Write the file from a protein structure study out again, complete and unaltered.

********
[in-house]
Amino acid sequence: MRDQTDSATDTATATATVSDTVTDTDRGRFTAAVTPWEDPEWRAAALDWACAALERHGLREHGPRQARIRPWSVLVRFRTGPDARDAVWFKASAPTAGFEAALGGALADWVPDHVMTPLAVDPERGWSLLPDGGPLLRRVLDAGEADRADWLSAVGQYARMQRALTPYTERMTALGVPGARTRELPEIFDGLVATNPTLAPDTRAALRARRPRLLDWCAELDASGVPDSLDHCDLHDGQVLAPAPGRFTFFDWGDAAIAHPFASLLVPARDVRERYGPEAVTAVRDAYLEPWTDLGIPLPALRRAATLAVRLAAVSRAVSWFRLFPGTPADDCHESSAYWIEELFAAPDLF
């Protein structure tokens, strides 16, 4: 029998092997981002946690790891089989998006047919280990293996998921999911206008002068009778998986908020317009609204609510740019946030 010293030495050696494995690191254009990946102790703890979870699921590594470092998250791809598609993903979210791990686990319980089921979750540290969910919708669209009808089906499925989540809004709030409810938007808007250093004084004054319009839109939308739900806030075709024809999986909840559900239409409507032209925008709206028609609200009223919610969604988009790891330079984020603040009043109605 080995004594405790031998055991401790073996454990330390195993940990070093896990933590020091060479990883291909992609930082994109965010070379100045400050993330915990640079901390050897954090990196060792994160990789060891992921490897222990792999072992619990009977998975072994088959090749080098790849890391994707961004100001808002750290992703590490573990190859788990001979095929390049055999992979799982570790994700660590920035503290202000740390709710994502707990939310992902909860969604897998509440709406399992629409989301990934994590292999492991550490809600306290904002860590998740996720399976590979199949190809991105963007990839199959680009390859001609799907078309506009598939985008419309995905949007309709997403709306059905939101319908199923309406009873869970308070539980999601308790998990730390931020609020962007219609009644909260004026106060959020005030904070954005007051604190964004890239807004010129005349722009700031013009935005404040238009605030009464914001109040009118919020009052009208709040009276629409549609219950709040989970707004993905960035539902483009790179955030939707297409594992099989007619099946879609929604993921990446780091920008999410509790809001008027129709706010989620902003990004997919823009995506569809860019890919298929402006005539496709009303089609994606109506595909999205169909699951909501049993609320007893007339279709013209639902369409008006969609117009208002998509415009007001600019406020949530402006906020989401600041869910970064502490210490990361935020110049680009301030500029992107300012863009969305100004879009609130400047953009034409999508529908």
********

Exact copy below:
[in-house]
Amino acid sequence: MRDQTDSATDTATATATVSDTVTDTDRGRFTAAVTPWEDPEWRAAALDWACAALERHGLREHGPRQARIRPWSVLVRFRTGPDARDAVWFKASAPTAGFEAALGGALADWVPDHVMTPLAVDPERGWSLLPDGGPLLRRVLDAGEADRADWLSAVGQYARMQRALTPYTERMTALGVPGARTRELPEIFDGLVATNPTLAPDTRAALRARRPRLLDWCAELDASGVPDSLDHCDLHDGQVLAPAPGRFTFFDWGDAAIAHPFASLLVPARDVRERYGPEAVTAVRDAYLEPWTDLGIPLPALRRAATLAVRLAAVSRAVSWFRLFPGTPADDCHESSAYWIEELFAAPDLF
């Protein structure tokens, strides 16, 4: 029998092997981002946690790891089989998006047919280990293996998921999911206008002068009778998986908020317009609204609510740019946030 010293030495050696494995690191254009990946102790703890979870699921590594470092998250791809598609993903979210791990686990319980089921979750540290969910919708669209009808089906499925989540809004709030409810938007808007250093004084004054319009839109939308739900806030075709024809999986909840559900239409409507032209925008709206028609609200009223919610969604988009790891330079984020603040009043109605 080995004594405790031998055991401790073996454990330390195993940990070093896990933590020091060479990883291909992609930082994109965010070379100045400050993330915990640079901390050897954090990196060792994160990789060891992921490897222990792999072992619990009977998975072994088959090749080098790849890391994707961004100001808002750290992703590490573990190859788990001979095929390049055999992979799982570790994700660590920035503290202000740390709710994502707990939310992902909860969604897998509440709406399992629409989301990934994590292999492991550490809600306290904002860590998740996720399976590979199949190809991105963007990839199959680009390859001609799907078309506009598939985008419309995905949007309709997403709306059905939101319908199923309406009873869970308070539980999601308790998990730390931020609020962007219609009644909260004026106060959020005030904070954005007051604190964004890239807004010129005349722009700031013009935005404040238009605030009464914001109040009118919020009052009208709040009276629409549609219950709040989970707004993905960035539902483009790179955030939707297409594992099989007619099946879609929604993921990446780091920008999410509790809001008027129709706010989620902003990004997919823009995506569809860019890919298929402006005539496709009303089609994606109506595909999205169909699951909501049993609320007893007339279709013209639902369409008006969609117009208002998509415009007001600019406020949530402006906020989401600041869910970064502490210490990361935020110049680009301030500029992107300012863009969305100004879009609130400047953009034409999508529908």